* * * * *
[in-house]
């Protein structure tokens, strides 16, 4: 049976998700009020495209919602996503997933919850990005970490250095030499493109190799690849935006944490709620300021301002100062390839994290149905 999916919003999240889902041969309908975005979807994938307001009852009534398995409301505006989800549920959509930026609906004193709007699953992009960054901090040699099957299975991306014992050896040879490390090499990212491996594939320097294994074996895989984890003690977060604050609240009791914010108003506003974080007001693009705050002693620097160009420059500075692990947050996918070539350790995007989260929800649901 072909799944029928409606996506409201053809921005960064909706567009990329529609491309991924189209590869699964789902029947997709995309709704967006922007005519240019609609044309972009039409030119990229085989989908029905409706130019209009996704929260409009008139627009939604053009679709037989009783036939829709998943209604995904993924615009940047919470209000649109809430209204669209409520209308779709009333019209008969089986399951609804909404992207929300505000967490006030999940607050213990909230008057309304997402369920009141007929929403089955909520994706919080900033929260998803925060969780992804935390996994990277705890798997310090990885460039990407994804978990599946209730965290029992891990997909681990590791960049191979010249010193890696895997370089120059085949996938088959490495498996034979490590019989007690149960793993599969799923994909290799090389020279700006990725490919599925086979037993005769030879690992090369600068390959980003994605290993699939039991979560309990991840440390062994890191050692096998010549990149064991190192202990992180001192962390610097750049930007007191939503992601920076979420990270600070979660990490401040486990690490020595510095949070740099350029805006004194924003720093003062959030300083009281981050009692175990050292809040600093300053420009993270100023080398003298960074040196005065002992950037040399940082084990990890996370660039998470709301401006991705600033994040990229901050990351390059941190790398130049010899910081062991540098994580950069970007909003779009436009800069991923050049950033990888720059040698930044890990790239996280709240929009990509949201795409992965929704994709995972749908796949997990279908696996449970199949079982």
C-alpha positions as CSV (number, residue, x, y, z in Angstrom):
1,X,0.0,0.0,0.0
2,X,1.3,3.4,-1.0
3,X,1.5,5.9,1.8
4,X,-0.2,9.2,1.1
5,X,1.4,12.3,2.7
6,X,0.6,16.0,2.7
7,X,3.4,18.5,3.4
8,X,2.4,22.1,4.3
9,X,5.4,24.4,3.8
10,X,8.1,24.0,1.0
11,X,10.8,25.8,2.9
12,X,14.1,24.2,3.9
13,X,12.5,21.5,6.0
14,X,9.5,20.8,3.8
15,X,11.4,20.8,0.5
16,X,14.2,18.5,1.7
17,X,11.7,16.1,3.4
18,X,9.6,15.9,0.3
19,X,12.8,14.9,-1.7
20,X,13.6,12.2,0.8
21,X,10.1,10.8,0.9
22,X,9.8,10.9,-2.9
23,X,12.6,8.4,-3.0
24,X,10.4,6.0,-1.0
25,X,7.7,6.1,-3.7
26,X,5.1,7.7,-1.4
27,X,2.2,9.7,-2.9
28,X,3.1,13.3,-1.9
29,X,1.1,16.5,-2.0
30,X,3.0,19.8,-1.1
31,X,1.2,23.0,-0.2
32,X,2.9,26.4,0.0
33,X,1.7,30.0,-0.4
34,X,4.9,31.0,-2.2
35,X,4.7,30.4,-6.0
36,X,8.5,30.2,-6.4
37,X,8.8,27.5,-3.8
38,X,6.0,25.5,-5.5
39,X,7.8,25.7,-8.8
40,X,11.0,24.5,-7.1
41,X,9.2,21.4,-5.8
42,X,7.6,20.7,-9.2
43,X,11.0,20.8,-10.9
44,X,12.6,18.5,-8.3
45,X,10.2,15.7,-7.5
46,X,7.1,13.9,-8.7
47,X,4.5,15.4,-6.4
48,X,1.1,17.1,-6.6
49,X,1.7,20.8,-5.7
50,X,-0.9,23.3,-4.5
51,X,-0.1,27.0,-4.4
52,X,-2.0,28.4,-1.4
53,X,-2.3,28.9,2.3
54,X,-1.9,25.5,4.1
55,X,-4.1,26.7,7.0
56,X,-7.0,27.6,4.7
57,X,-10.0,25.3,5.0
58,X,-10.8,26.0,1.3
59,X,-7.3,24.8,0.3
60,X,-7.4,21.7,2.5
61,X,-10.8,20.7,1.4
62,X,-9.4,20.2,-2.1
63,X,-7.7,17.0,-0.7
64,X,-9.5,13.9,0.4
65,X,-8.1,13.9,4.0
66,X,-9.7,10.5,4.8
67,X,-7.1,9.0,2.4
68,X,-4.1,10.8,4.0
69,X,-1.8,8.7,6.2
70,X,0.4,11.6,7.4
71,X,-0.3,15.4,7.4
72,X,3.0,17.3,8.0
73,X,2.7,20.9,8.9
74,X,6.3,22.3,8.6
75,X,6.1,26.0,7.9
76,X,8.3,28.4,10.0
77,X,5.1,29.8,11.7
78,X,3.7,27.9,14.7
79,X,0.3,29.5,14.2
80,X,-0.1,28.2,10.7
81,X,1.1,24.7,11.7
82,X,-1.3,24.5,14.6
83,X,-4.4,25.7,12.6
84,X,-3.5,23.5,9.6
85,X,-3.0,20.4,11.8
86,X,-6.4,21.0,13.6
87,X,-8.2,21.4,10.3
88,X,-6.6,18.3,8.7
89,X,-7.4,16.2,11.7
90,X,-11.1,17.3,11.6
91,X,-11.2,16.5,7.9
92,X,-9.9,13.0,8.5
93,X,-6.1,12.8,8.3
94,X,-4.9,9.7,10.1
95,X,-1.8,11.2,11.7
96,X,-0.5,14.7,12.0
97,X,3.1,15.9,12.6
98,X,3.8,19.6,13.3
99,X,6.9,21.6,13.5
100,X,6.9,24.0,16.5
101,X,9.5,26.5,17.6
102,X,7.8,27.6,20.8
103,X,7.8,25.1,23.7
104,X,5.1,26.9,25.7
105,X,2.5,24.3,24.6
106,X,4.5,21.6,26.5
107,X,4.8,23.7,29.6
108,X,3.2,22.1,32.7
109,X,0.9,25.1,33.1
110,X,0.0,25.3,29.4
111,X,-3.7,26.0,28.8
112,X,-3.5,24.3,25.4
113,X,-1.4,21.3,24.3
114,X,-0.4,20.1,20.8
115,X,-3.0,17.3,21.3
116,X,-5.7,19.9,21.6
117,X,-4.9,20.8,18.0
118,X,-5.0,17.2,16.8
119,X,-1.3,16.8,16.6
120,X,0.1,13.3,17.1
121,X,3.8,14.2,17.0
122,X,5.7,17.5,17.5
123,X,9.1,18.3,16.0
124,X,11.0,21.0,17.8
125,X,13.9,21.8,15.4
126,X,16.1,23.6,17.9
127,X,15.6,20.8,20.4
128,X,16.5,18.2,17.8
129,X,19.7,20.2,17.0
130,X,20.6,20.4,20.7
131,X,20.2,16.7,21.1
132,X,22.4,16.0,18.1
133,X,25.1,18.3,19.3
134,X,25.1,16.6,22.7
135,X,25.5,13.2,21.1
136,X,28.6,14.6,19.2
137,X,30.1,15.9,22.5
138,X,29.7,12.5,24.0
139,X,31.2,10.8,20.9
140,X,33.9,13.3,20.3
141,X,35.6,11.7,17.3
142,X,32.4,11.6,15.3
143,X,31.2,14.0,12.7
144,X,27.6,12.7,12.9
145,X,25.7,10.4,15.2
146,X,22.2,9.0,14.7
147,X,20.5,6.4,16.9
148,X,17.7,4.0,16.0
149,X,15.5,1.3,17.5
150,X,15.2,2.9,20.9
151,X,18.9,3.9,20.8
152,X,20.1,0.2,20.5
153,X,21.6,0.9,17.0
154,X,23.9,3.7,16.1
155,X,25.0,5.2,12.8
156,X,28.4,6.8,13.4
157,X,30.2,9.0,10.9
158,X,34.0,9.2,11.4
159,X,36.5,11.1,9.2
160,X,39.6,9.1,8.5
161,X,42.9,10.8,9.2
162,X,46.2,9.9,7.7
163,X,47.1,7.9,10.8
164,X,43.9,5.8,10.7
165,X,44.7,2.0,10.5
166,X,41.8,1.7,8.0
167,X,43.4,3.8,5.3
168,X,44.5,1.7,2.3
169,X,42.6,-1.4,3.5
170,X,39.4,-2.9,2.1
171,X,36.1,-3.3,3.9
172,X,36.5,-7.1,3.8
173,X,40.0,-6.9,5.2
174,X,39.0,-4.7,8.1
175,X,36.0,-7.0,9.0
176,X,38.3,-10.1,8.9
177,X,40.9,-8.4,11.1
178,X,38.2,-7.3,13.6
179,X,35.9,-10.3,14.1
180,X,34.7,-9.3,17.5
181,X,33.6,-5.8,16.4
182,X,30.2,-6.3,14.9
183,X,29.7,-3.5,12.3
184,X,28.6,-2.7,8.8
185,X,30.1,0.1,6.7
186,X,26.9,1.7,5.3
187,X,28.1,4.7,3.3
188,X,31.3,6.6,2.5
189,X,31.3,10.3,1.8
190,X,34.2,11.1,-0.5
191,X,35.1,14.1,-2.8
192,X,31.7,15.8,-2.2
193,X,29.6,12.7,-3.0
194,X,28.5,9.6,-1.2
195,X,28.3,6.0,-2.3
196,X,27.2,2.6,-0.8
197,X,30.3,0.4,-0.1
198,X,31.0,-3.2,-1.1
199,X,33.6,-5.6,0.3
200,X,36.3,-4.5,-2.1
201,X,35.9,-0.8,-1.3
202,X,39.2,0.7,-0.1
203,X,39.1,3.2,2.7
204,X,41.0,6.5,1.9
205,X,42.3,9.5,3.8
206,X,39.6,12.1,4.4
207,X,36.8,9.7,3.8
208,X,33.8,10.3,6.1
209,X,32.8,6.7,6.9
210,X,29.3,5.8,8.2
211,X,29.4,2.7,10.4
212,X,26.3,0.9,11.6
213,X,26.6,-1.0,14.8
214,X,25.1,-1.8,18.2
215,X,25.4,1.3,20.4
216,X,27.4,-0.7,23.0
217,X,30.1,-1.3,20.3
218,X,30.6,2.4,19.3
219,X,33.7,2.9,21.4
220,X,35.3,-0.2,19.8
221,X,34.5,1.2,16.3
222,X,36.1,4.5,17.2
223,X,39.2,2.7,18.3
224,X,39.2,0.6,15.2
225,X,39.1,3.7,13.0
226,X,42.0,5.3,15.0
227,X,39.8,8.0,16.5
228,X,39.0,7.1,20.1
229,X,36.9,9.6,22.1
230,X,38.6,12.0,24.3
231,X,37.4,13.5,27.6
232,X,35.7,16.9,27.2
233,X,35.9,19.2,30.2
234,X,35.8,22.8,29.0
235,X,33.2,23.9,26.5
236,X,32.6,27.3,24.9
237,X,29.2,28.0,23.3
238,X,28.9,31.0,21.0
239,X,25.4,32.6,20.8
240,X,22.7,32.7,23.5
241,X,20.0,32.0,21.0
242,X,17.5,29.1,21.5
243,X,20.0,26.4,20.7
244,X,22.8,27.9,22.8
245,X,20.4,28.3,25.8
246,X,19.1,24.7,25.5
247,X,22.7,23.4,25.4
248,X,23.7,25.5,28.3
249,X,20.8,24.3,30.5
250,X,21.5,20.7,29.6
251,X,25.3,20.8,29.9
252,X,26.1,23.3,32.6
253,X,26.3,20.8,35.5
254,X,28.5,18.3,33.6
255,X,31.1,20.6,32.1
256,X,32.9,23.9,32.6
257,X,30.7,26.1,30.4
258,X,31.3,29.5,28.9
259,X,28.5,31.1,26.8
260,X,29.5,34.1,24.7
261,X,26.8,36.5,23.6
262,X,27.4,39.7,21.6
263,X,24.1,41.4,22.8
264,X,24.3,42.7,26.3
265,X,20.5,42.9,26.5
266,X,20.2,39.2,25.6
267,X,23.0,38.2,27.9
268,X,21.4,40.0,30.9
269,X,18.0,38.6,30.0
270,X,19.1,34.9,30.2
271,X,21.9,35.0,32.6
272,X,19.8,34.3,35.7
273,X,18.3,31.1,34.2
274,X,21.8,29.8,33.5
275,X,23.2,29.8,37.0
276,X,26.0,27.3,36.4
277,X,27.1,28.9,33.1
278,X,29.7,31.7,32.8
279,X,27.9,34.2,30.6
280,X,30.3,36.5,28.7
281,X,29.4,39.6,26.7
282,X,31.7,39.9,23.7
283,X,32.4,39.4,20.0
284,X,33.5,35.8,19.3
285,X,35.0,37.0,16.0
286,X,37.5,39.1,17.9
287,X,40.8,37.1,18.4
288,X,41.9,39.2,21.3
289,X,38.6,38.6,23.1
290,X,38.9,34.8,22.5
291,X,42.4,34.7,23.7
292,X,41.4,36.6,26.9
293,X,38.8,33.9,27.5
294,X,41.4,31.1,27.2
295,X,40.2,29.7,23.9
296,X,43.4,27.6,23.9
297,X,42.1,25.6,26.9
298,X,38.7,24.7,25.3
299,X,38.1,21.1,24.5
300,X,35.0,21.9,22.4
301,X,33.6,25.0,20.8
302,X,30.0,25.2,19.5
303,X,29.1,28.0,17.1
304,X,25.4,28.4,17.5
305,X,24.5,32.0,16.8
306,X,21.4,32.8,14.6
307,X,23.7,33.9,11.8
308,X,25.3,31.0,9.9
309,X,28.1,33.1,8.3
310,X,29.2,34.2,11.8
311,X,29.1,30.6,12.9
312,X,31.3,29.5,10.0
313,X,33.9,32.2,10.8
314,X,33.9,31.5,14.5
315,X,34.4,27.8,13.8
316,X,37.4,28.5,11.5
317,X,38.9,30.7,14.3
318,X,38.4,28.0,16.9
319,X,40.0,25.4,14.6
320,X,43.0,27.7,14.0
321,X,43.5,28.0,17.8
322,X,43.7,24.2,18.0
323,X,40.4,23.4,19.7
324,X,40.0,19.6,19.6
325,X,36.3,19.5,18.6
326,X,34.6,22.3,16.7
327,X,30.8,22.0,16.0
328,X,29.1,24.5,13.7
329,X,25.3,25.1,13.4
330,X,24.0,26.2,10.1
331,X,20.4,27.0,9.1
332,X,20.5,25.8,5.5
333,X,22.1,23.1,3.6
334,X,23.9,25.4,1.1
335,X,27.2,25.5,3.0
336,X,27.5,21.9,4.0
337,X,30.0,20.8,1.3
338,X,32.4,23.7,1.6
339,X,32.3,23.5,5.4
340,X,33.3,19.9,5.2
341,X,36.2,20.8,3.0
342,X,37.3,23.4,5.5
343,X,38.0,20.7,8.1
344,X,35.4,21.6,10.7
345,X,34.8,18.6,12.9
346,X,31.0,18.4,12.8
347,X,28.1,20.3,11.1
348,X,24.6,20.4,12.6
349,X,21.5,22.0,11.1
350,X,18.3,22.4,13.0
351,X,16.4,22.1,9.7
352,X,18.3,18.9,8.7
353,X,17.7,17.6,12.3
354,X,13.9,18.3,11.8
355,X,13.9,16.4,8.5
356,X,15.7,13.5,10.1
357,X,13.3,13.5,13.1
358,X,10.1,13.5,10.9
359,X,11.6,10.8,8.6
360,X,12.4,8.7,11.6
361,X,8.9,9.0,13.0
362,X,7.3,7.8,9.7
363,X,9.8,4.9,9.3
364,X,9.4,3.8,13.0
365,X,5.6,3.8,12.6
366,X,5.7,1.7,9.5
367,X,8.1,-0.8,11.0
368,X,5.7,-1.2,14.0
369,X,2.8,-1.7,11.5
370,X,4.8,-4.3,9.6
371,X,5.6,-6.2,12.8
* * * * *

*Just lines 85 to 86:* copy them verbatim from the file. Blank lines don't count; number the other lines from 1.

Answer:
82,X,-1.3,24.5,14.6
83,X,-4.4,25.7,12.6